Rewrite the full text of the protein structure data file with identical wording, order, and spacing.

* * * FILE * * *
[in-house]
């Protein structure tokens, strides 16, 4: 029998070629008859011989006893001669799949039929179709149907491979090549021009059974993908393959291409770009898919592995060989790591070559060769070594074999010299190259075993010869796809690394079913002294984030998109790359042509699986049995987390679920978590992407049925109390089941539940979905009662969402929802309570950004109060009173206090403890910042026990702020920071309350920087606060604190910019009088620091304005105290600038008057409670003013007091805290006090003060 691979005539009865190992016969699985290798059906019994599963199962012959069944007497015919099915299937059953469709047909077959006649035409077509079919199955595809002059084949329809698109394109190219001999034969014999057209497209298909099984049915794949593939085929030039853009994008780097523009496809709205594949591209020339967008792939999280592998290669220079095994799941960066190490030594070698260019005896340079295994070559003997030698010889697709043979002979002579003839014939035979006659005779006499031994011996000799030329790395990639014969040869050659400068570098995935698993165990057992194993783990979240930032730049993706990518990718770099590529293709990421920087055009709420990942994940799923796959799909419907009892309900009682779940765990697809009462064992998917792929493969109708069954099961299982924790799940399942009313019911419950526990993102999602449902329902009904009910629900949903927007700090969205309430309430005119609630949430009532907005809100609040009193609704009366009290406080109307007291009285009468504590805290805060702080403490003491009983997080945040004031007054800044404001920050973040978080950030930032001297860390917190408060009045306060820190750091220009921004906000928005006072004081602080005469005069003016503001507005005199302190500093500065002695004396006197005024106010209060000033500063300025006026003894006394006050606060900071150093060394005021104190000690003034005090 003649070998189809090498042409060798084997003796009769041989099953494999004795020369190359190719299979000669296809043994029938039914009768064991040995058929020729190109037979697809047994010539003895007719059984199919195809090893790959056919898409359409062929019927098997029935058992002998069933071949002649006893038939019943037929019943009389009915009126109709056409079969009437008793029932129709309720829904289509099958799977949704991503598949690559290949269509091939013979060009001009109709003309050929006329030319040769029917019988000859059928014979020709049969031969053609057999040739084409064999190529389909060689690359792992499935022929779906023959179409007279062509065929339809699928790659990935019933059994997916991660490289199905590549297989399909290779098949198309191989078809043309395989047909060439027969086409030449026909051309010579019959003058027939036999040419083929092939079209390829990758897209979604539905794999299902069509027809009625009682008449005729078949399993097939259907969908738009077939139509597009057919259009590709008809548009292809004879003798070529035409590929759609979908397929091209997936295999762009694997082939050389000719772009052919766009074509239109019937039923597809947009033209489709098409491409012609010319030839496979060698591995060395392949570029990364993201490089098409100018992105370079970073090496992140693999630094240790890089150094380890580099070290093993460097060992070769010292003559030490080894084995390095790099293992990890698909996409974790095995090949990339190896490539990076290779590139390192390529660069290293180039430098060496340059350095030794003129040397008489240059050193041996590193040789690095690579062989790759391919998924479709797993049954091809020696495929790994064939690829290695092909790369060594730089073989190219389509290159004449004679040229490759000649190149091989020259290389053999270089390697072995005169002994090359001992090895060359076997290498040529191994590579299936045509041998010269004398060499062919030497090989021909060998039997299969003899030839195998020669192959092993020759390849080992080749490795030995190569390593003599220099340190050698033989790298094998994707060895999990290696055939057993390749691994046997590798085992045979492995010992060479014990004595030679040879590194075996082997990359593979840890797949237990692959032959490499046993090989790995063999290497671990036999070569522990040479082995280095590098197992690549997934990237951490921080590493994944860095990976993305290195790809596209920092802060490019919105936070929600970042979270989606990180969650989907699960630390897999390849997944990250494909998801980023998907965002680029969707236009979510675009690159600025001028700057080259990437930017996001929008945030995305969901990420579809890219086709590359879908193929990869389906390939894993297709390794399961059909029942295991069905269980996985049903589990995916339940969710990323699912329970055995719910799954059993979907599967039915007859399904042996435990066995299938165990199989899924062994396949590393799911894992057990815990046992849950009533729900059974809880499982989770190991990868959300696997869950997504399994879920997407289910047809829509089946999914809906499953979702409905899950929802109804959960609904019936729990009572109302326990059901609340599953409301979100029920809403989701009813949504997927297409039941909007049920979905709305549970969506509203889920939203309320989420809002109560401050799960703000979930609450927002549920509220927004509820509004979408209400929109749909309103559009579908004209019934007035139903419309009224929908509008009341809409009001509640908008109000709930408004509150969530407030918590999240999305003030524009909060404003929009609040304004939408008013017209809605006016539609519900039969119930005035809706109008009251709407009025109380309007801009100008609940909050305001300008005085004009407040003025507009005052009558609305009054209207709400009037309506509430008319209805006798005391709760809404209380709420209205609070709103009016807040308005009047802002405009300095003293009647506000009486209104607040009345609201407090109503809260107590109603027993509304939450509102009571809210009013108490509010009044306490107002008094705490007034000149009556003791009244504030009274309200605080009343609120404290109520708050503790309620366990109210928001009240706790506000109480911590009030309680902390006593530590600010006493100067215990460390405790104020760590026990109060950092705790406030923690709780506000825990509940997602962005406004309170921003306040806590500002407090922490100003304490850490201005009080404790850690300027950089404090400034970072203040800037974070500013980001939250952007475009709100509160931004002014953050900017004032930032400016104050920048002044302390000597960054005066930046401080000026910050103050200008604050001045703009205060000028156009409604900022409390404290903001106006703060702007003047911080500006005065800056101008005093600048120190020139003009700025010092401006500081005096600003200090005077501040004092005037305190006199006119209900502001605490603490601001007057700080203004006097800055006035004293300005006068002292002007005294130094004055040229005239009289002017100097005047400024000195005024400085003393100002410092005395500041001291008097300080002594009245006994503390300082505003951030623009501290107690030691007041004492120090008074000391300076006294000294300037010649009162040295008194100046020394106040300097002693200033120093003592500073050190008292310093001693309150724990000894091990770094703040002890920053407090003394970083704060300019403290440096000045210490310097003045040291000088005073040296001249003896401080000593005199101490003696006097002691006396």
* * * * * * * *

[in-house]
């Protein structure tokens, strides 16, 4: 029998070629008859011989006893001669799949039929179709149907491979090549021009059974993908393959291409770009898919592995060989790591070559060769070594074999010299190259075993010869796809690394079913002294984030998109790359042509699986049995987390679920978590992407049925109390089941539940979905009662969402929802309570950004109060009173206090403890910042026990702020920071309350920087606060604190910019009088620091304005105290600038008057409670003013007091805290006090003060 691979005539009865190992016969699985290798059906019994599963199962012959069944007497015919099915299937059953469709047909077959006649035409077509079919199955595809002059084949329809698109394109190219001999034969014999057209497209298909099984049915794949593939085929030039853009994008780097523009496809709205594949591209020339967008792939999280592998290669220079095994799941960066190490030594070698260019005896340079295994070559003997030698010889697709043979002979002579003839014939035979006659005779006499031994011996000799030329790395990639014969040869050659400068570098995935698993165990057992194993783990979240930032730049993706990518990718770099590529293709990421920087055009709420990942994940799923796959799909419907009892309900009682779940765990697809009462064992998917792929493969109708069954099961299982924790799940399942009313019911419950526990993102999602449902329902009904009910629900949903927007700090969205309430309430005119609630949430009532907005809100609040009193609704009366009290406080109307007291009285009468504590805290805060702080403490003491009983997080945040004031007054800044404001920050973040978080950030930032001297860390917190408060009045306060820190750091220009921004906000928005006072004081602080005469005069003016503001507005005199302190500093500065002695004396006197005024106010209060000033500063300025006026003894006394006050606060900071150093060394005021104190000690003034005090 003649070998189809090498042409060798084997003796009769041989099953494999004795020369190359190719299979000669296809043994029938039914009768064991040995058929020729190109037979697809047994010539003895007719059984199919195809090893790959056919898409359409062929019927098997029935058992002998069933071949002649006893038939019943037929019943009389009915009126109709056409079969009437008793029932129709309720829904289509099958799977949704991503598949690559290949269509091939013979060009001009109709003309050929006329030319040769029917019988000859059928014979020709049969031969053609057999040739084409064999190529389909060689690359792992499935022929779906023959179409007279062509065929339809699928790659990935019933059994997916991660490289199905590549297989399909290779098949198309191989078809043309395989047909060439027969086409030449026909051309010579019959003058027939036999040419083929092939079209390829990758897209979604539905794999299902069509027809009625009682008449005729078949399993097939259907969908738009077939139509597009057919259009590709008809548009292809004879003798070529035409590929759609979908397929091209997936295999762009694997082939050389000719772009052919766009074509239109019937039923597809947009033209489709098409491409012609010319030839496979060698591995060395392949570029990364993201490089098409100018992105370079970073090496992140693999630094240790890089150094380890580099070290093993460097060992070769010292003559030490080894084995390095790099293992990890698909996409974790095995090949990339190896490539990076290779590139390192390529660069290293180039430098060496340059350095030794003129040397008489240059050193041996590193040789690095690579062989790759391919998924479709797993049954091809020696495929790994064939690829290695092909790369060594730089073989190219389509290159004449004679040229490759000649190149091989020259290389053999270089390697072995005169002994090359001992090895060359076997290498040529191994590579299936045509041998010269004398060499062919030497090989021909060998039997299969003899030839195998020669192959092993020759390849080992080749490795030995190569390593003599220099340190050698033989790298094998994707060895999990290696055939057993390749691994046997590798085992045979492995010992060479014990004595030679040879590194075996082997990359593979840890797949237990692959032959490499046993090989790995063999290497671990036999070569522990040479082995280095590098197992690549997934990237951490921080590493994944860095990976993305290195790809596209920092802060490019919105936070929600970042979270989606990180969650989907699960630390897999390849997944990250494909998801980023998907965002680029969707236009979510675009690159600025001028700057080259990437930017996001929008945030995305969901990420579809890219086709590359879908193929990869389906390939894993297709390794399961059909029942295991069905269980996985049903589990995916339940969710990323699912329970055995719910799954059993979907599967039915007859399904042996435990066995299938165990199989899924062994396949590393799911894992057990815990046992849950009533729900059974809880499982989770190991990868959300696997869950997504399994879920997407289910047809829509089946999914809906499953979702409905899950929802109804959960609904019936729990009572109302326990059901609340599953409301979100029920809403989701009813949504997927297409039941909007049920979905709305549970969506509203889920939203309320989420809002109560401050799960703000979930609450927002549920509220927004509820509004979408209400929109749909309103559009579908004209019934007035139903419309009224929908509008009341809409009001509640908008109000709930408004509150969530407030918590999240999305003030524009909060404003929009609040304004939408008013017209809605006016539609519900039969119930005035809706109008009251709407009025109380309007801009100008609940909050305001300008005085004009407040003025507009005052009558609305009054209207709400009037309506509430008319209805006798005391709760809404209380709420209205609070709103009016807040308005009047802002405009300095003293009647506000009486209104607040009345609201407090109503809260107590109603027993509304939450509102009571809210009013108490509010009044306490107002008094705490007034000149009556003791009244504030009274309200605080009343609120404290109520708050503790309620366990109210928001009240706790506000109480911590009030309680902390006593530590600010006493100067215990460390405790104020760590026990109060950092705790406030923690709780506000825990509940997602962005406004309170921003306040806590500002407090922490100003304490850490201005009080404790850690300027950089404090400034970072203040800037974070500013980001939250952007475009709100509160931004002014953050900017004032930032400016104050920048002044302390000597960054005066930046401080000026910050103050200008604050001045703009205060000028156009409604900022409390404290903001106006703060702007003047911080500006005065800056101008005093600048120190020139003009700025010092401006500081005096600003200090005077501040004092005037305190006199006119209900502001605490603490601001007057700080203004006097800055006035004293300005006068002292002007005294130094004055040229005239009289002017100097005047400024000195005024400085003393100002410092005395500041001291008097300080002594009245006994503390300082505003951030623009501290107690030691007041004492120090008074000391300076006294000294300037010649009162040295008194100046020394106040300097002693200033120093003592500073050190008292310093001693309150724990000894091990770094703040002890920053407090003394970083704060300019403290440096000045210490310097003045040291000088005073040296001249003896401080000593005199101490003696006097002691006396």